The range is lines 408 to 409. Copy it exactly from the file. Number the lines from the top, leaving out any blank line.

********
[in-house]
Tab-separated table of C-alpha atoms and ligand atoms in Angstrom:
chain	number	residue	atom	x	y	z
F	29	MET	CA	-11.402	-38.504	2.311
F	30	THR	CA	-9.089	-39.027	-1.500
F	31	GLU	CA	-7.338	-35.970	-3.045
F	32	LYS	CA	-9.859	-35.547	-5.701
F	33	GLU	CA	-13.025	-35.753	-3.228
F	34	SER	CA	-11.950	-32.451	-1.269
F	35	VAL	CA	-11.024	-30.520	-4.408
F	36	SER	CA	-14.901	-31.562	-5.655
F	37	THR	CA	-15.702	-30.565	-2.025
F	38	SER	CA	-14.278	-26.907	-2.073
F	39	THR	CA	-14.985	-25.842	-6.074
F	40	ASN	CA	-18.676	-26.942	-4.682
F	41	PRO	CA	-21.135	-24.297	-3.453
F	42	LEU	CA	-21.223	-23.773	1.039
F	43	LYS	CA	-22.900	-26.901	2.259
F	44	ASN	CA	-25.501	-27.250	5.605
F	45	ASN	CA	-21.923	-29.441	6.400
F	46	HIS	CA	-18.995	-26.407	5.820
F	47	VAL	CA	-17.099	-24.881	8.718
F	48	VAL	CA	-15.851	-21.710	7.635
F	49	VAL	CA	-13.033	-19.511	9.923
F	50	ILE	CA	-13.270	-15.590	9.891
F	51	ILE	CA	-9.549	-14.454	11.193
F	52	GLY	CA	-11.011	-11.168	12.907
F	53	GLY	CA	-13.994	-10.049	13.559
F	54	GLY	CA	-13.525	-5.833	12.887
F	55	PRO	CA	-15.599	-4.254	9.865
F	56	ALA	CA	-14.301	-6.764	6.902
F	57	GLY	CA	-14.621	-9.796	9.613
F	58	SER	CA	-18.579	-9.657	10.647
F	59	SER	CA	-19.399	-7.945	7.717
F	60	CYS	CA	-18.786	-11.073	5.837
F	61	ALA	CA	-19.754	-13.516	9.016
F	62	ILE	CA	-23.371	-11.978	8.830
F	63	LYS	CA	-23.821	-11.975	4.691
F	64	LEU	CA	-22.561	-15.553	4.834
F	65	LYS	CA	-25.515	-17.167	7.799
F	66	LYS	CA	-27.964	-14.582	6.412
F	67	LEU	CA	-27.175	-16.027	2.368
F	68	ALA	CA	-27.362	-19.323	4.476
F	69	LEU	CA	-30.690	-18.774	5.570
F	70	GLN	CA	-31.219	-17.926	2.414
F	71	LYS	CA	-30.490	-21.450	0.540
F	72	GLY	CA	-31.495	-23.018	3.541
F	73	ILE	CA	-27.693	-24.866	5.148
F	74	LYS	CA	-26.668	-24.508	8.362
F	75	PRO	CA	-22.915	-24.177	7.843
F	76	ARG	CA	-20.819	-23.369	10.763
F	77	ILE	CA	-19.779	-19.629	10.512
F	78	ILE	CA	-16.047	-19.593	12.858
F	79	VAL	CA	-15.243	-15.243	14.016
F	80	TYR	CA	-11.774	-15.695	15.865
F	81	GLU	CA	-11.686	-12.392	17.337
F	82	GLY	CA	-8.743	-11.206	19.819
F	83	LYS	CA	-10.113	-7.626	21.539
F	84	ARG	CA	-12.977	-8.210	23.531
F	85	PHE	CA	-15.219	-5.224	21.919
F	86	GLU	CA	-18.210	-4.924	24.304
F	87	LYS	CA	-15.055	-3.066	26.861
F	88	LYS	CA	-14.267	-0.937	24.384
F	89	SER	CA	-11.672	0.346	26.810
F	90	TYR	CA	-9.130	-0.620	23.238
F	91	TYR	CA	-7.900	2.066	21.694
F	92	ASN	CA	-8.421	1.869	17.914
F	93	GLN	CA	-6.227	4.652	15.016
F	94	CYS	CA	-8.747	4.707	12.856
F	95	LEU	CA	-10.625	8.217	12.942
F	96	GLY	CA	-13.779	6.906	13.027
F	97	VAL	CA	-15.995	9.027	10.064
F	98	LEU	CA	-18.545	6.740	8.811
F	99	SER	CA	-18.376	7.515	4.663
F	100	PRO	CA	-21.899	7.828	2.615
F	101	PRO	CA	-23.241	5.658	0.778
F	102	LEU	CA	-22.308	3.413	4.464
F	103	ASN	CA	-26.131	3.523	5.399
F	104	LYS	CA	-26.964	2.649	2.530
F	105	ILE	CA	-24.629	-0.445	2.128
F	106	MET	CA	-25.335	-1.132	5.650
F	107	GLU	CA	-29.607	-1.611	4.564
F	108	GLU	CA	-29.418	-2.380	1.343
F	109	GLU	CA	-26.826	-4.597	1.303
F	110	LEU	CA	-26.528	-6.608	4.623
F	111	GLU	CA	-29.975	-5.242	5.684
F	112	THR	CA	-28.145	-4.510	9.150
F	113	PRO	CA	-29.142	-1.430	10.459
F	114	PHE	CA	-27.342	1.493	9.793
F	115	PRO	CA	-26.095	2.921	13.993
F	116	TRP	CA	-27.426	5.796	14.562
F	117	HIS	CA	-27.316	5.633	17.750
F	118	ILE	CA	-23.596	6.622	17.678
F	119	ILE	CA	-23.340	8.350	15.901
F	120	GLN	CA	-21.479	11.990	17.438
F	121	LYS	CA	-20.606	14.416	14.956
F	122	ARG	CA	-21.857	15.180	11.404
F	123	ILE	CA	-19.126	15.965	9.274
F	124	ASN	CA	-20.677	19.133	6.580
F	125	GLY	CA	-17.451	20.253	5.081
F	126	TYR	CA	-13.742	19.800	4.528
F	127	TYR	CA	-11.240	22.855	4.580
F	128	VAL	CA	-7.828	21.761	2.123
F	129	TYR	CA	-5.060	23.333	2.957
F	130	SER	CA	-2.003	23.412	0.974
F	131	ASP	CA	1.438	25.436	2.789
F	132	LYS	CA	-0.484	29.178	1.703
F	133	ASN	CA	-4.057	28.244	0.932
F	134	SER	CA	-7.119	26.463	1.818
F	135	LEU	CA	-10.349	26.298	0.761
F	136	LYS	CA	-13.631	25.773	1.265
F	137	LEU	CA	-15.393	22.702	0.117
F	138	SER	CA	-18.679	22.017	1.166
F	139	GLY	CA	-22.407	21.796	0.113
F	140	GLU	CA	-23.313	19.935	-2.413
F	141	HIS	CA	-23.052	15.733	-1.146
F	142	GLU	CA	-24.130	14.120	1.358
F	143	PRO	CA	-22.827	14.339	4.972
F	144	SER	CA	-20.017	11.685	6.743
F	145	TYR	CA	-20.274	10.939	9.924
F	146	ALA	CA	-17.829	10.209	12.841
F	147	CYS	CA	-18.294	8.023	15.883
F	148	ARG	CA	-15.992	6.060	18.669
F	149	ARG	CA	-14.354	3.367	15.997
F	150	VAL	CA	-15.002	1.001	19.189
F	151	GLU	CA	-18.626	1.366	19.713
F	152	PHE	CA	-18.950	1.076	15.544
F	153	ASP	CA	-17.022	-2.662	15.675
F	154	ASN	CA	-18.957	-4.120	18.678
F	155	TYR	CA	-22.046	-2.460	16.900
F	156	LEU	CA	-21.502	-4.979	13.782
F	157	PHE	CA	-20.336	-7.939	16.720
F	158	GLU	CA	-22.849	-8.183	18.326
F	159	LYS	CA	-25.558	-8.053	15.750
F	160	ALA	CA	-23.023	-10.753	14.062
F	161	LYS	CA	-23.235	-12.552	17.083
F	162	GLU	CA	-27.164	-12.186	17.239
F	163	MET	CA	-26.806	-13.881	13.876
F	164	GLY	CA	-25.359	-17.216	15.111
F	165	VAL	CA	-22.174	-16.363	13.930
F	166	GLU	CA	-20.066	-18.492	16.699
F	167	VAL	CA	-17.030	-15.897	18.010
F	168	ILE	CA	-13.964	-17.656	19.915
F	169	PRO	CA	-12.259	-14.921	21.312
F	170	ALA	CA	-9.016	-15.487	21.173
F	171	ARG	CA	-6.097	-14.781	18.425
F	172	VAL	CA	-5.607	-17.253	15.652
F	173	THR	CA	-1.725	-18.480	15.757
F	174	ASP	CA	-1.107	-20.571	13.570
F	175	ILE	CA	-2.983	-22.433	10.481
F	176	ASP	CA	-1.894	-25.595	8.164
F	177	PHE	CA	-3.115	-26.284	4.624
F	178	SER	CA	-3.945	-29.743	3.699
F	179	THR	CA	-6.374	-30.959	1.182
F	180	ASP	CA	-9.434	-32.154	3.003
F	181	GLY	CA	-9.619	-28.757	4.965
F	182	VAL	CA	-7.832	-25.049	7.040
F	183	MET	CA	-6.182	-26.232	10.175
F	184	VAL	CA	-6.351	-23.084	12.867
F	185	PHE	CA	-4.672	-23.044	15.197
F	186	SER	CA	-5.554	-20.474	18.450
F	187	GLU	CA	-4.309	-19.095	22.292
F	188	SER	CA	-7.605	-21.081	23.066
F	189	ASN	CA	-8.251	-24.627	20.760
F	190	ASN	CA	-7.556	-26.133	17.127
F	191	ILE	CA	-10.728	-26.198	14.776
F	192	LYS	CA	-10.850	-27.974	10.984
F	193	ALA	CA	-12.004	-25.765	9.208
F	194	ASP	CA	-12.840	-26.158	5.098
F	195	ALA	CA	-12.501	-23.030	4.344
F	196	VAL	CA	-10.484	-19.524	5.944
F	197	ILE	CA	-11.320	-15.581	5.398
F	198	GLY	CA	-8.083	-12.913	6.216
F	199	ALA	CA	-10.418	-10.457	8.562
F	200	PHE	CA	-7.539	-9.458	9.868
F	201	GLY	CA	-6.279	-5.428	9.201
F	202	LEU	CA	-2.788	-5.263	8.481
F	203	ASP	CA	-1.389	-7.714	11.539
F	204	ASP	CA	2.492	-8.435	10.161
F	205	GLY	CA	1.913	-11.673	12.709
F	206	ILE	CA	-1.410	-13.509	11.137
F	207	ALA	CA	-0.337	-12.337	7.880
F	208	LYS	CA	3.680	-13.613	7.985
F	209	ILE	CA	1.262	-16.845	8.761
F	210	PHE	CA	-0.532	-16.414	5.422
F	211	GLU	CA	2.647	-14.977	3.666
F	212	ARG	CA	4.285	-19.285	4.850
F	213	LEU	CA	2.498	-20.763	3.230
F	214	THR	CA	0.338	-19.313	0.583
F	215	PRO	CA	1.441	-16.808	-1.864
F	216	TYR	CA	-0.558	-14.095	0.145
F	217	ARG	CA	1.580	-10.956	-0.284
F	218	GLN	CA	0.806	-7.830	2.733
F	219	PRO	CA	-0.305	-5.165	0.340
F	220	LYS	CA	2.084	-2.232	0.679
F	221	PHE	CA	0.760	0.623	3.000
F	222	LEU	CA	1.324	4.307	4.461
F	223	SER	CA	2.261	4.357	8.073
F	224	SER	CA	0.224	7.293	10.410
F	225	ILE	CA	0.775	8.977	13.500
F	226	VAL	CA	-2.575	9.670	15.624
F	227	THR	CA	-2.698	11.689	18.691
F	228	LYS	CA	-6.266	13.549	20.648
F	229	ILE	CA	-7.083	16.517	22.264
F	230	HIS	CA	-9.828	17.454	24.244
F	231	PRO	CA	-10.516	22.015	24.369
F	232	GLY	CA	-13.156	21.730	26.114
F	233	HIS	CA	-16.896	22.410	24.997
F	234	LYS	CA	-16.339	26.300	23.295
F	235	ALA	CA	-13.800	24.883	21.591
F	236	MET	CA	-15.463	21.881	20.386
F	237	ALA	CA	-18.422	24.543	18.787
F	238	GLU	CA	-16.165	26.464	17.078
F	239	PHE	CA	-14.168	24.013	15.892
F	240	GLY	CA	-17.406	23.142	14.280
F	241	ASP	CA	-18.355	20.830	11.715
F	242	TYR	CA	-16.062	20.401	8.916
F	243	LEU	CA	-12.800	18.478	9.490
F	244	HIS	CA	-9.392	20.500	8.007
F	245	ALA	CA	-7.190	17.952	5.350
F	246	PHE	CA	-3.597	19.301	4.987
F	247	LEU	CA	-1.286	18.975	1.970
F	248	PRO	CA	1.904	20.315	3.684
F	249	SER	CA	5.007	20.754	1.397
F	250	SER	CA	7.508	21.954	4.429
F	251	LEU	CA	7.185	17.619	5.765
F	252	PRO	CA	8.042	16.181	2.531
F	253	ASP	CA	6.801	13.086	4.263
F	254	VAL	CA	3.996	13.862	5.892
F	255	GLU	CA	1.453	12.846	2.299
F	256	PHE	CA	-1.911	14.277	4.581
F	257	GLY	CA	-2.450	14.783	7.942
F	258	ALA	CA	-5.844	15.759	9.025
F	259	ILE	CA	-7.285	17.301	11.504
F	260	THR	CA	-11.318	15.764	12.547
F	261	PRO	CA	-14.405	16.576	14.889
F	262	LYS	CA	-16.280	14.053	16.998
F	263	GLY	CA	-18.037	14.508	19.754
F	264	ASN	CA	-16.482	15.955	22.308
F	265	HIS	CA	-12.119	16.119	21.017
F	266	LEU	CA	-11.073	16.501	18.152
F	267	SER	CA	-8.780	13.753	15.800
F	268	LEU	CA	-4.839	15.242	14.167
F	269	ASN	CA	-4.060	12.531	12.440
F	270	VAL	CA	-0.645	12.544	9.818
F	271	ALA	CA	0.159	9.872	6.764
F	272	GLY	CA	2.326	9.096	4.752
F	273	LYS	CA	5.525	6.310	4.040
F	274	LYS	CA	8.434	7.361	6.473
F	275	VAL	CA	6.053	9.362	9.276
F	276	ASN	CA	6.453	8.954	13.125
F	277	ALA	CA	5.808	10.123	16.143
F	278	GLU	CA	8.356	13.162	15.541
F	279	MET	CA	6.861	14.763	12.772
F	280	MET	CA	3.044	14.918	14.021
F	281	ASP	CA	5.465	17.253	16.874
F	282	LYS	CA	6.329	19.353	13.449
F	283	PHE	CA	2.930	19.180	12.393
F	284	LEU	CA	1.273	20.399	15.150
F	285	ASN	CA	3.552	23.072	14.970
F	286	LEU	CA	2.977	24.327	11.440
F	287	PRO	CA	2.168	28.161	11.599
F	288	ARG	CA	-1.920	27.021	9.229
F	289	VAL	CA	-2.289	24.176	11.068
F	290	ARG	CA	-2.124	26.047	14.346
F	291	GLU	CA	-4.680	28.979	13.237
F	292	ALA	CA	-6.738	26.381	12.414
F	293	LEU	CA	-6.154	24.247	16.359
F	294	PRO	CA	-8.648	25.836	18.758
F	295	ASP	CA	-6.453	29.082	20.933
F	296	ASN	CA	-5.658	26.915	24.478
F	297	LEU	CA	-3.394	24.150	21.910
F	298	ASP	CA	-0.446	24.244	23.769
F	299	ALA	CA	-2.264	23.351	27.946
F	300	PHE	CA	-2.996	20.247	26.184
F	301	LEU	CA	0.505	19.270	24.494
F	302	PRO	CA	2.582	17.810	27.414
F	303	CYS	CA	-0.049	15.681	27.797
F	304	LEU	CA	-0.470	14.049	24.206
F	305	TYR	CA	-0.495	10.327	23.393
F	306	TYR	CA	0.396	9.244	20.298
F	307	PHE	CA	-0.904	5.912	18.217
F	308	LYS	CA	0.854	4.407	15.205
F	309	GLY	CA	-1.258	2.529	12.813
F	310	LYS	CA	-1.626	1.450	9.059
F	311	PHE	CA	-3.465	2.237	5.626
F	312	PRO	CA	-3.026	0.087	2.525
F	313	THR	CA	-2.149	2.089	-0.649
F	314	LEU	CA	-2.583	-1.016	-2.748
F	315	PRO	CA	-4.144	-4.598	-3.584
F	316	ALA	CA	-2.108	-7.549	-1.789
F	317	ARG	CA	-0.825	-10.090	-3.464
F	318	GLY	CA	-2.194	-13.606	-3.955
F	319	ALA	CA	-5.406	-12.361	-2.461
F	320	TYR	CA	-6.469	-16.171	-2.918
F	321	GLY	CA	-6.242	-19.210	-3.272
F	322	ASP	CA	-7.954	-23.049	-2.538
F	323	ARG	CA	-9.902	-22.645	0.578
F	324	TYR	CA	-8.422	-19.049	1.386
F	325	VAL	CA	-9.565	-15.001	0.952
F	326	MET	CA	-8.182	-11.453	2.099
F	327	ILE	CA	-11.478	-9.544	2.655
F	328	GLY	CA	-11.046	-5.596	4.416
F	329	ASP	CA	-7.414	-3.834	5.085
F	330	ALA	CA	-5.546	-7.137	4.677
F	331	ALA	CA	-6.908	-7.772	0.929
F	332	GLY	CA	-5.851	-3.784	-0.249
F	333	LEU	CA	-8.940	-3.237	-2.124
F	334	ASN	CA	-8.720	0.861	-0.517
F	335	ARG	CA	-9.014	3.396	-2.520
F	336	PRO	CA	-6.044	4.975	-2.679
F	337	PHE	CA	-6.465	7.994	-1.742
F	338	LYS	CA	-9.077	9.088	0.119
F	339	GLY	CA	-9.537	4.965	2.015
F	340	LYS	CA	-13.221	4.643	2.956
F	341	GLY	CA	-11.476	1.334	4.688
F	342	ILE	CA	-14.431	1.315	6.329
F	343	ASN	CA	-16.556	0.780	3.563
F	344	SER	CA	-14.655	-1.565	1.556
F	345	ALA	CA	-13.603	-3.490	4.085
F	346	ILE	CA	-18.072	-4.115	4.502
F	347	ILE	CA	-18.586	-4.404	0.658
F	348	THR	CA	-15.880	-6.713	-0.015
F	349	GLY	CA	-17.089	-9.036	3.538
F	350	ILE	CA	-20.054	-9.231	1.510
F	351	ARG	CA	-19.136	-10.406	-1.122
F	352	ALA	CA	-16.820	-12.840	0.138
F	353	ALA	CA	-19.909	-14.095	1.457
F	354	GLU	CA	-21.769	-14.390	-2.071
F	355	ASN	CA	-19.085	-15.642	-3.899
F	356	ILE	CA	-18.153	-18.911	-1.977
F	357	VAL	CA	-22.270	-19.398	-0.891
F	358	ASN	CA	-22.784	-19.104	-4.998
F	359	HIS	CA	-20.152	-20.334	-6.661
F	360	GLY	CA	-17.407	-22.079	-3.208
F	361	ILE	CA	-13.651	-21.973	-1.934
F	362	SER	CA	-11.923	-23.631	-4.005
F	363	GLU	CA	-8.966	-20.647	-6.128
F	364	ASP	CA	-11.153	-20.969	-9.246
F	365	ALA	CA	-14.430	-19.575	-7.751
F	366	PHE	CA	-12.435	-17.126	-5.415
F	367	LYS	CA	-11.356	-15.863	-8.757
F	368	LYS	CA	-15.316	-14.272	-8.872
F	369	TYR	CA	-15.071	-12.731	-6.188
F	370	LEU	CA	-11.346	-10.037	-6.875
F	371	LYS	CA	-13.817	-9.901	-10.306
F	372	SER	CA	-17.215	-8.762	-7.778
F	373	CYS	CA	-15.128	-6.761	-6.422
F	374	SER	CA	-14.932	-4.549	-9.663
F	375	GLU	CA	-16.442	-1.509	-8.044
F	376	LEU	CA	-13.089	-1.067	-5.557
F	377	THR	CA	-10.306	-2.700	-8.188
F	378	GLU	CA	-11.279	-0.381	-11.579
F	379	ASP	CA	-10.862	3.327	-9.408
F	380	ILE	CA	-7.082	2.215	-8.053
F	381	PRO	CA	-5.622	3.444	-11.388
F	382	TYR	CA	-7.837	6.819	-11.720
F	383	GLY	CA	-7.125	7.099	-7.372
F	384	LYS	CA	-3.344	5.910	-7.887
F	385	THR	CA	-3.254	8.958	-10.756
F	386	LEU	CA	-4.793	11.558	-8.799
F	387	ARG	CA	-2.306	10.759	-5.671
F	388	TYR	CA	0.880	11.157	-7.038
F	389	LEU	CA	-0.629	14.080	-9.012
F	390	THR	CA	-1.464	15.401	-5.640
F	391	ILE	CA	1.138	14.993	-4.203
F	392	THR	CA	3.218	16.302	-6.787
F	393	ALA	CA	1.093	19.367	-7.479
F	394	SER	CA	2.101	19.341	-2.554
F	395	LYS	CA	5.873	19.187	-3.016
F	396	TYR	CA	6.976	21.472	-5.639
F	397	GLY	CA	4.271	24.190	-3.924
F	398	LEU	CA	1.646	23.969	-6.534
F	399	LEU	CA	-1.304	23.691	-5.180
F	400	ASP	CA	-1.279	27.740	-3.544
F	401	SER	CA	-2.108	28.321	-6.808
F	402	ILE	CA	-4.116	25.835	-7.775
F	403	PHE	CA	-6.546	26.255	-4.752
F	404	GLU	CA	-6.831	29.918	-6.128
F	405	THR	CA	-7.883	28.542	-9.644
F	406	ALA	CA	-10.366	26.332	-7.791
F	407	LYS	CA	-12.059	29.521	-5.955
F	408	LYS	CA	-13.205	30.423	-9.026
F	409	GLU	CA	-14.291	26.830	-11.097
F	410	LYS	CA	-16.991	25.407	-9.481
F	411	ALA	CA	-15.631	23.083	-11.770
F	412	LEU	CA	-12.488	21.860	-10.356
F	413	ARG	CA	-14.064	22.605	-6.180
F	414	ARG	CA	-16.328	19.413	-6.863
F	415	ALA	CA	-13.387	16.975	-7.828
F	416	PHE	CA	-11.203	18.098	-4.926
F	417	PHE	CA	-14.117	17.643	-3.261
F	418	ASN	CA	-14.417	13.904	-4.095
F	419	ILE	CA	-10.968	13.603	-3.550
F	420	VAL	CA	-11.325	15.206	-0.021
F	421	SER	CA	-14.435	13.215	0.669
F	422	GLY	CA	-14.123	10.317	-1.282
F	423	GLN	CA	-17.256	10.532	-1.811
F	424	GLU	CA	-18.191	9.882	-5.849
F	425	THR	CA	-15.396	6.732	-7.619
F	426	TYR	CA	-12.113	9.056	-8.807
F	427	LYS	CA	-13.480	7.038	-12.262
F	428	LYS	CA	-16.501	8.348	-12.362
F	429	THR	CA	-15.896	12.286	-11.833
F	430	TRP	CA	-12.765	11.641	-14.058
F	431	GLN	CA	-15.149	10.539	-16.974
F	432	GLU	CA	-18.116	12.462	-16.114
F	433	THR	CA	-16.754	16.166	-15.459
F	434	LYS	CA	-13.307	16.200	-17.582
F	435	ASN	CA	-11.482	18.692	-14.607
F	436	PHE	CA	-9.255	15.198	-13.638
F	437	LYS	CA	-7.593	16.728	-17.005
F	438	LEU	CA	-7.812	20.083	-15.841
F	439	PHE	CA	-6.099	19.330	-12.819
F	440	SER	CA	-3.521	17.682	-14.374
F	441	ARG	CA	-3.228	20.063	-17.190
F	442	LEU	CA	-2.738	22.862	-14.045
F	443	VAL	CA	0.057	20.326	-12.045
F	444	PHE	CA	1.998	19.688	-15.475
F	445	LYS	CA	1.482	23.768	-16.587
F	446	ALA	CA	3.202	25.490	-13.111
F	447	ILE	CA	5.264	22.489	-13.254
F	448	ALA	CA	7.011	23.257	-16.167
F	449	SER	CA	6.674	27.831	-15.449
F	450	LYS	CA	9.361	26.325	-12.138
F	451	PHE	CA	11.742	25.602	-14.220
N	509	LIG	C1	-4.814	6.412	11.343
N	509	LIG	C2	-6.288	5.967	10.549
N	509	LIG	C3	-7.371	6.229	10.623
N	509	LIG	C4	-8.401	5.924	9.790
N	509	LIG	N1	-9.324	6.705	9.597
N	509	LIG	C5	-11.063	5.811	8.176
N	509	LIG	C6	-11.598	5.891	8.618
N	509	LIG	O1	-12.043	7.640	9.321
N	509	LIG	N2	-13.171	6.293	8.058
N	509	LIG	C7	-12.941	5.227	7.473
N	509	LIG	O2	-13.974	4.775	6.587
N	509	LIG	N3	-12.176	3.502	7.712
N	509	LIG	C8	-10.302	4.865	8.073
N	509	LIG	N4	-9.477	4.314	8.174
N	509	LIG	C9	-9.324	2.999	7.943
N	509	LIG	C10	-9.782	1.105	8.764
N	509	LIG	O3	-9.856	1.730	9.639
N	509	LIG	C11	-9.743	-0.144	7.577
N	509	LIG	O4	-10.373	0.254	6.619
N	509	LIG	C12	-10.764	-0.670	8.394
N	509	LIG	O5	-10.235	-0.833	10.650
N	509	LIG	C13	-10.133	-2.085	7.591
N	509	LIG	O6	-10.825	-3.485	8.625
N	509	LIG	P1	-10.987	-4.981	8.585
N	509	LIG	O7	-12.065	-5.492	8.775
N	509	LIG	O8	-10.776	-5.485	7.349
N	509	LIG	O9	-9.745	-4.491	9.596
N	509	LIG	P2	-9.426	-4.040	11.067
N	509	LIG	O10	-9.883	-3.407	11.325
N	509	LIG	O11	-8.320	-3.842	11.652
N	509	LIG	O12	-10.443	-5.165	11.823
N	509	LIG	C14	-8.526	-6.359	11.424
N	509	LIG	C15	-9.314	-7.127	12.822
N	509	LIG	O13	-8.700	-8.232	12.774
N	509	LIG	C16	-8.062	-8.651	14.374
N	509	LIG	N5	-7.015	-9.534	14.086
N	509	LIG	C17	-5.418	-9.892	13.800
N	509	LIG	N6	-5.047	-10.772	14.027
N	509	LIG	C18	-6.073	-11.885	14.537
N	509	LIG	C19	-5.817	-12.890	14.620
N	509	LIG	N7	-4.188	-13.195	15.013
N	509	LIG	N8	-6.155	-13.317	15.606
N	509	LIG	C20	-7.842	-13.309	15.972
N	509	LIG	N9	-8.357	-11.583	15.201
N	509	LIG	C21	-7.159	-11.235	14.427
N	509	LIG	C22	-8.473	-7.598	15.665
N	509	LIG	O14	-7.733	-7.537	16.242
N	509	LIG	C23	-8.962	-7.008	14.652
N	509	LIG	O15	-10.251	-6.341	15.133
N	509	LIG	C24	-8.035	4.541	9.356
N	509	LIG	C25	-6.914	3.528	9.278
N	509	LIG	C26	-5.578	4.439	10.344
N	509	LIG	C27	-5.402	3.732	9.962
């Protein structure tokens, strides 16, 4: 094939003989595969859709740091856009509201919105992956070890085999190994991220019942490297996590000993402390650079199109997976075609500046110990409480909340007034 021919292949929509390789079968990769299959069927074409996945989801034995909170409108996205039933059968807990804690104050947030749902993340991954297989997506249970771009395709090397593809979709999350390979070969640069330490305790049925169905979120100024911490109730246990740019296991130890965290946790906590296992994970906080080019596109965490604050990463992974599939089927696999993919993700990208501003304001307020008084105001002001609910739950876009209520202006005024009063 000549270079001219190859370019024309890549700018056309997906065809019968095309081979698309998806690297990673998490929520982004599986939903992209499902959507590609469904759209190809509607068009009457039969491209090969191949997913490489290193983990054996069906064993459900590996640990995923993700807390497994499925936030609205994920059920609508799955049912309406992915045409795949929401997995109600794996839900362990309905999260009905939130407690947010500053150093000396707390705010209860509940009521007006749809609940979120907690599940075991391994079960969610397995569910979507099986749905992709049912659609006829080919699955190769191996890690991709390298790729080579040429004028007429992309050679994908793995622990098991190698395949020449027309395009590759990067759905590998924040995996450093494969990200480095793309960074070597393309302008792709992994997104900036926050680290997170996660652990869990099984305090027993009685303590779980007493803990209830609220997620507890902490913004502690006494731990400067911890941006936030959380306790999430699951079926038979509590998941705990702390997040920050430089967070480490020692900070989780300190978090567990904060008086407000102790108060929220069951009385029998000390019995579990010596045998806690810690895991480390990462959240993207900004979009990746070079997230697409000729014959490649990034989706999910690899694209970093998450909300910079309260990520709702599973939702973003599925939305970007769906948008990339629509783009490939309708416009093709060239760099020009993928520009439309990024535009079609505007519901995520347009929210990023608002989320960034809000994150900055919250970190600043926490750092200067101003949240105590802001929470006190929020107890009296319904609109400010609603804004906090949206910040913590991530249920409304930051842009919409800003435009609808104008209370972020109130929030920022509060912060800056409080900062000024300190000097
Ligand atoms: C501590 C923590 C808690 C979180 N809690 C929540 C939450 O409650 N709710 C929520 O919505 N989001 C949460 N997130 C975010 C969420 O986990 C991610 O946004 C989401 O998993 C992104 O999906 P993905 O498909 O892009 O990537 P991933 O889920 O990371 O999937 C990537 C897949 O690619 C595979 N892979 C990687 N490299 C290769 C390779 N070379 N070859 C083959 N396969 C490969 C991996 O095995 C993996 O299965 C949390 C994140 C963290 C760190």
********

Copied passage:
F	433	THR	CA	-16.754	16.166	-15.459
F	434	LYS	CA	-13.307	16.200	-17.582